DC at Night

DC at Night

Saturday, August 25, 2012

Uncle Sam Needs More She-Heroes

If you think there is a gender gap in political power, statistics support you. While 52% of the American population is female, there has never been a female president in the 200+ years of this country. Only 17 of the 100 U.S. Senators are female. That same 17% percentage holds in the U.S. House of Representatives. In fact, the United States ranks only 91st in the world when it comes to women in the national legislature. Gender disparities are even greater at state and local levels where men occupy 44 of the 50 governor's seats and run 92 of the country's 100 largest cities as mayor.

So why the gap?

Dr. Jennifer Lawless, director of the Women and Politics Institute at American University, believes that myths about the electability of female candidates such as they can't raise enough money to be successful are partly to blame.

"The myths become a self-fulfilling prophecy,"  Lawless says. "They are a real response to what you perceive as an unlevel playing field."
  
Then there are actual impediments as well. For example, men are recruited to run for office in far greater numbers than women. "There are growing numbers of women who have the credentials and qualifications, but they are not getting the same encouragment,"  Lawless maintains.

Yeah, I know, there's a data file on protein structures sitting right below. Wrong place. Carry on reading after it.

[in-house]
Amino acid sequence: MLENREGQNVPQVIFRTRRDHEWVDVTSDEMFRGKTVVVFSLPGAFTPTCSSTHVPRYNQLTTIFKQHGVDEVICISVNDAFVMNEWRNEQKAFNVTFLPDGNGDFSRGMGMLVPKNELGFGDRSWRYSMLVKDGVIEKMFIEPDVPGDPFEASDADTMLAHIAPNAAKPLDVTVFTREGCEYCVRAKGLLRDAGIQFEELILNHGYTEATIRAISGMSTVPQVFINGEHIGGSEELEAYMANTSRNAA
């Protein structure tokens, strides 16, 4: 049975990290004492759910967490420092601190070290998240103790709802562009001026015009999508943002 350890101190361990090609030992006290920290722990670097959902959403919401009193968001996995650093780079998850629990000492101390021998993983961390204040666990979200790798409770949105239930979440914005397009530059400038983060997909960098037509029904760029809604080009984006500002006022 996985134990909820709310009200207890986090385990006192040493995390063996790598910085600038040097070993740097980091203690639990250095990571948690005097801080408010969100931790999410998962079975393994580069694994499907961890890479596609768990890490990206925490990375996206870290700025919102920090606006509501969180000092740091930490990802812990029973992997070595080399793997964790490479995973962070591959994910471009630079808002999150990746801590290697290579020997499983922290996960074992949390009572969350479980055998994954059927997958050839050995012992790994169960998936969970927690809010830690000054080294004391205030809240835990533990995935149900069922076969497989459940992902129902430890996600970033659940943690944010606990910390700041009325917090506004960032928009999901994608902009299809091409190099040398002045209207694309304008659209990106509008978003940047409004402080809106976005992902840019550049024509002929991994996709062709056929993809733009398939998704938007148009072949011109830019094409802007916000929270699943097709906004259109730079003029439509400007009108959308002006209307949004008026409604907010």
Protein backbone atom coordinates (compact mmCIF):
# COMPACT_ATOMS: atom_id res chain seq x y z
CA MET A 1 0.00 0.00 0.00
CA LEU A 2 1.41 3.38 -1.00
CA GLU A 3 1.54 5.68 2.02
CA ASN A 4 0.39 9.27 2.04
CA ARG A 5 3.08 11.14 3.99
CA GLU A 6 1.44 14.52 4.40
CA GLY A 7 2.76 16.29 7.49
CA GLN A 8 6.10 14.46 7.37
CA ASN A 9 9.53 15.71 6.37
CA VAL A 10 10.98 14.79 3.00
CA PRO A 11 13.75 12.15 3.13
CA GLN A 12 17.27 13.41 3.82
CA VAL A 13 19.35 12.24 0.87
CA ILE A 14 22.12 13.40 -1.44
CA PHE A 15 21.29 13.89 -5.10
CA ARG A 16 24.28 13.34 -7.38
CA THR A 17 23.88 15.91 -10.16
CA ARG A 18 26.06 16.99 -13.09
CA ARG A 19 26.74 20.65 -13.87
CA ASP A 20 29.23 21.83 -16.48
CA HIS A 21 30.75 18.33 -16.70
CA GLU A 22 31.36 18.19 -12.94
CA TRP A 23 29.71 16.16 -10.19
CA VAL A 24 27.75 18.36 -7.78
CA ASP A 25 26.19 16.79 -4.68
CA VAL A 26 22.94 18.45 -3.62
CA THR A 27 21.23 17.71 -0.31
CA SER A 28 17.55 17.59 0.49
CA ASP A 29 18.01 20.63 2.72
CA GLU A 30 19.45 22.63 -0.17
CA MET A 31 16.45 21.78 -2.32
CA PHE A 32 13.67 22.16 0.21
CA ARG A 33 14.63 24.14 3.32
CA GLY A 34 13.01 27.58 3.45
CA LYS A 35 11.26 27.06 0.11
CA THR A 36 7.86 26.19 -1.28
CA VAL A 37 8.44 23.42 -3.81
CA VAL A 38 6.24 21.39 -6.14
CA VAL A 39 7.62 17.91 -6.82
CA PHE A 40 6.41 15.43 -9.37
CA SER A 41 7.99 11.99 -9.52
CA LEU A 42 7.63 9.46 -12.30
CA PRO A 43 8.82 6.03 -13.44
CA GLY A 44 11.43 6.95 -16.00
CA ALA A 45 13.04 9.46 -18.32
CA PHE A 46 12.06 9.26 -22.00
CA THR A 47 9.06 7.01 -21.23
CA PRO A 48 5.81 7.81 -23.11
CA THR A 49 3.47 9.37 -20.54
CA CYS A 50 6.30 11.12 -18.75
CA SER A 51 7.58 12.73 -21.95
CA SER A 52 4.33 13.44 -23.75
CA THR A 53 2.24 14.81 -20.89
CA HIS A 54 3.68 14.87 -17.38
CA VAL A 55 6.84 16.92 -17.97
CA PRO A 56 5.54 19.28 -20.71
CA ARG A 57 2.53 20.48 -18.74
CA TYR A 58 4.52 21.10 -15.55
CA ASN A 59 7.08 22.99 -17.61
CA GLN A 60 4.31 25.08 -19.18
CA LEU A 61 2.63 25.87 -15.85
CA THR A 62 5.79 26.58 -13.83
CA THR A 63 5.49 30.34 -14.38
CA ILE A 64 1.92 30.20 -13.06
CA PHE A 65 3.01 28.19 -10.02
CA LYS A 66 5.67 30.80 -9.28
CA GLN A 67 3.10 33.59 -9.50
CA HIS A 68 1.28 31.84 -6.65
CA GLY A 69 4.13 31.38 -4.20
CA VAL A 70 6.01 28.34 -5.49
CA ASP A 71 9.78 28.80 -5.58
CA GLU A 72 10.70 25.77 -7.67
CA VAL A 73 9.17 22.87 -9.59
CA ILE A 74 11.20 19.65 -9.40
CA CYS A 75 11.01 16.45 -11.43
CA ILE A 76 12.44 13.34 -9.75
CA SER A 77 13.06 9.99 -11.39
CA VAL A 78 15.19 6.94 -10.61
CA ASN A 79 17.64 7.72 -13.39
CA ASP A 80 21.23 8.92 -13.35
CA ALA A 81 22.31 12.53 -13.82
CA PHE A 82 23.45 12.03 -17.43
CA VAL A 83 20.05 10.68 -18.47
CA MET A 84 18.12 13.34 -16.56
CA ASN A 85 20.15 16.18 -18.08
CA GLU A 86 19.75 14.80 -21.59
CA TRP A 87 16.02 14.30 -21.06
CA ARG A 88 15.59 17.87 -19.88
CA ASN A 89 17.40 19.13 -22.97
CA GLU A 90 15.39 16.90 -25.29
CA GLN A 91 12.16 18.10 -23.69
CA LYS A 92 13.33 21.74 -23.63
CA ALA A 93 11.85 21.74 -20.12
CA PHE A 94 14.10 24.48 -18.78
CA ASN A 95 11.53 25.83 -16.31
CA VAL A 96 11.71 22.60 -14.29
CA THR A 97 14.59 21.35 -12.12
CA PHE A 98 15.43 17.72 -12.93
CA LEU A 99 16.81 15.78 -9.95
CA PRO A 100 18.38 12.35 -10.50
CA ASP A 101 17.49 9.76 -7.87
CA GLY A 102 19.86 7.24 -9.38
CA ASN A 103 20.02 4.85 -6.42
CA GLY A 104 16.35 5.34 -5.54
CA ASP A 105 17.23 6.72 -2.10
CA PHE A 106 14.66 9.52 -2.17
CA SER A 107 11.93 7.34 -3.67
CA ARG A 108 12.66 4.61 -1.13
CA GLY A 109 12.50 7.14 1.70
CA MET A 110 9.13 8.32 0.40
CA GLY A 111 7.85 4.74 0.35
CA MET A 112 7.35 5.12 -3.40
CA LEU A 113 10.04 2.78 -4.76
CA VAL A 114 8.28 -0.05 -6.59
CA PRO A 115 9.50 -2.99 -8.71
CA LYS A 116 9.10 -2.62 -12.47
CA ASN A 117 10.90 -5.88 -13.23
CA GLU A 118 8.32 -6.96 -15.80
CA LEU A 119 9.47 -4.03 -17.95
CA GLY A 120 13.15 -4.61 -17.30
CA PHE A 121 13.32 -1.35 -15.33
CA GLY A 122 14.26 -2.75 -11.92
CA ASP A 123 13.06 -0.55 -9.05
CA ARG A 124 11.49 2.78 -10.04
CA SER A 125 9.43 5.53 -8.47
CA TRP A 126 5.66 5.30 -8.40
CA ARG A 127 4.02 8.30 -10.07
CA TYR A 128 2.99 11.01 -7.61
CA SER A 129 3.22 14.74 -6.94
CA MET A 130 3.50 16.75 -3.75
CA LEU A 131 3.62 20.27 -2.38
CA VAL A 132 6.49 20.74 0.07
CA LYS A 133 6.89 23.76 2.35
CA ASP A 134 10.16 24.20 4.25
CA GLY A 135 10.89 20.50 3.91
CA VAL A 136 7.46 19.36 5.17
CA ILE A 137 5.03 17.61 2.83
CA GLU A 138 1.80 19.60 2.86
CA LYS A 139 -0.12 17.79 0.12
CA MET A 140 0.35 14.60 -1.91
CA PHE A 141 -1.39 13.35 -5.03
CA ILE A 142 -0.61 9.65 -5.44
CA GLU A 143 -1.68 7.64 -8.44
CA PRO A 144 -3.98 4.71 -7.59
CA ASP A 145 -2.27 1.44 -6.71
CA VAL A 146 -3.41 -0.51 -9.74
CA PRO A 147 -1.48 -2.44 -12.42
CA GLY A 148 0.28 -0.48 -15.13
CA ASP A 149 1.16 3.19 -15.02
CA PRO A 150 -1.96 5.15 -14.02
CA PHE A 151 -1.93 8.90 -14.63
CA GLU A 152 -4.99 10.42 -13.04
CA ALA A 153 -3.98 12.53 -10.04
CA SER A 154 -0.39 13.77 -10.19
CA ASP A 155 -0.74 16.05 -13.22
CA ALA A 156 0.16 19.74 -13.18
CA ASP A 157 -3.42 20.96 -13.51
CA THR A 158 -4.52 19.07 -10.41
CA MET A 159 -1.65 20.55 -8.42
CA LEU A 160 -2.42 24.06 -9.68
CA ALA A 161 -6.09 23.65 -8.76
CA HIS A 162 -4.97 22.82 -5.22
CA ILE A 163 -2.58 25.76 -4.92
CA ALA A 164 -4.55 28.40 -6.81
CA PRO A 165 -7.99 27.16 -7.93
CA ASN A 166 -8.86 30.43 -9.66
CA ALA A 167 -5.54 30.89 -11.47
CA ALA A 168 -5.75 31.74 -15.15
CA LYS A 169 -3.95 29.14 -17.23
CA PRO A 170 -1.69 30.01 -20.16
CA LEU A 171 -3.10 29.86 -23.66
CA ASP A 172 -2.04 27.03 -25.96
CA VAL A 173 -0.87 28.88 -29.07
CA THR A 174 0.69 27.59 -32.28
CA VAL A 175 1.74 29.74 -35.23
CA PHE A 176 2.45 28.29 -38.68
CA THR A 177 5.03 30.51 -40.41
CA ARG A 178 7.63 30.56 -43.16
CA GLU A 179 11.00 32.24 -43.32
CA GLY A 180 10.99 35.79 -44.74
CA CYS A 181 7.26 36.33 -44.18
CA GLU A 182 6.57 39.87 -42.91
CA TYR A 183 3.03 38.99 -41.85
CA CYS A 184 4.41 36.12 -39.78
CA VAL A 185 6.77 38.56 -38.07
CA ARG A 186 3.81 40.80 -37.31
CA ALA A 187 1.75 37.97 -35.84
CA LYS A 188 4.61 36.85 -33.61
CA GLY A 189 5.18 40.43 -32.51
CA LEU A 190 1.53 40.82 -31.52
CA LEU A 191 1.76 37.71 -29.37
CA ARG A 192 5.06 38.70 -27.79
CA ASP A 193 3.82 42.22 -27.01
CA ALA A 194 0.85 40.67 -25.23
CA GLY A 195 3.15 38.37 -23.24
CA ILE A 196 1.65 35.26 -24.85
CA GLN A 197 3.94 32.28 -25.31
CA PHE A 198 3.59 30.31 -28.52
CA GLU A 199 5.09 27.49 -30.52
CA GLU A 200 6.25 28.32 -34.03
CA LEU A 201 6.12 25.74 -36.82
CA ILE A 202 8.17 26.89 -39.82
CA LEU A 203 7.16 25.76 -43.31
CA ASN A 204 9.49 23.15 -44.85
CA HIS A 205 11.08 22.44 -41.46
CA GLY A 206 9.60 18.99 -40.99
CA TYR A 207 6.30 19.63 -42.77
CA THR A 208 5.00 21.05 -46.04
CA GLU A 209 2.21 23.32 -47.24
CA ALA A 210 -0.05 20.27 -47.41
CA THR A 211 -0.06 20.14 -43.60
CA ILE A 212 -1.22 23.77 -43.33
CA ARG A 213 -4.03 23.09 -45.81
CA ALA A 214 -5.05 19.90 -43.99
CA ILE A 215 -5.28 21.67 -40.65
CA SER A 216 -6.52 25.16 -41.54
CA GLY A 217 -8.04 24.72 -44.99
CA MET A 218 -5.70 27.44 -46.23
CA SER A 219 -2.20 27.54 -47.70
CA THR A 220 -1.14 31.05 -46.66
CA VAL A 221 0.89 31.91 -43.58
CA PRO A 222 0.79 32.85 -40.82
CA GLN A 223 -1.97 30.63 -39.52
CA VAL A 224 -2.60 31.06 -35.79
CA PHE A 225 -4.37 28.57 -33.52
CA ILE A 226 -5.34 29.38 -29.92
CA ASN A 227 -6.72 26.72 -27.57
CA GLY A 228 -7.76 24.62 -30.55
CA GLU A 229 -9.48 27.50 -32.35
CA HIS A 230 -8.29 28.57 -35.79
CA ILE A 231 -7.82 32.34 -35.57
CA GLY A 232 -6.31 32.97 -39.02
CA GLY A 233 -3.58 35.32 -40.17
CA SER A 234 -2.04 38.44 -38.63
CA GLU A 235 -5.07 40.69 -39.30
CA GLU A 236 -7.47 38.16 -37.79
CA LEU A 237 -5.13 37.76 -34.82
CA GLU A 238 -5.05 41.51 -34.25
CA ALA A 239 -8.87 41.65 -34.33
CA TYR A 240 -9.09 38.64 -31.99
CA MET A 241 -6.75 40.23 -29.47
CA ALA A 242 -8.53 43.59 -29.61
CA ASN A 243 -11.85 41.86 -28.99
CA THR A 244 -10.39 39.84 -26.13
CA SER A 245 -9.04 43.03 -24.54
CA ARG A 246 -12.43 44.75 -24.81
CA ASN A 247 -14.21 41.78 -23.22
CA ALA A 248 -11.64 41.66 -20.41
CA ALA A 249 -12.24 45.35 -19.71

Lawless was one of the panelists appearing last week at the National Archives to discuss the topic Beyond the Vote: Post-Suffrage Strategies to Gain Access to Power. She was joined by Dr. Joy Kinard, central district manager of the National Capital Parks and Jennifer Krafchik, assistant director of the Sewall-Belmont House and Museum for the talk, which was moderated by Page Harrington, the executive director of Sewall-Belmont.

A study co-authored by Lawless with Loyola Marymount professor Richard Fox found 7 main factors for the political gender disparity. They are:
  • Women are substantially more likely than men to perceive the electoral environment as highly competitive and biased against female candidates.
  • Hillary Clinton and Sarah Palin's candidacies aggravated women's perception of gender bias in the electoral process.
  • Women are much less likely than men to think they are qualified to run for office.
  • Female potential candidates are less competitive, less confident, and more risk averse than their male counterparts.
  • Women react more negatively than men to many aspects of modern campaigns.
  • Women are less likely than men to receive the suggestion to run for office - from anyone.
  • Women are still responsible for the majority of childcare and household tasks.
The panel agreed that more effort must be made to increase women's political power. "Equity and a seat at the table are 2 different things," Lawless said."We need seats at the table. We need someone other than just 55-year-old white males making decisions."

Tales, Tidbits, and Tips
Interestingly, as evidenced daily in news of the 2012 election campaigns, there is a not-so-subtle shift
happening in the battle over what have been traditionally considered women's issues. It appears as if party affiliation, not gender, is determining the sides, with Democrats increasingly on the pro side and the anti's populated by Republicans. "There is an increasing party polarization. What we're seeing is an opportunity for Democrats to benefit from the gender gap and feminist issues," Lawless said.

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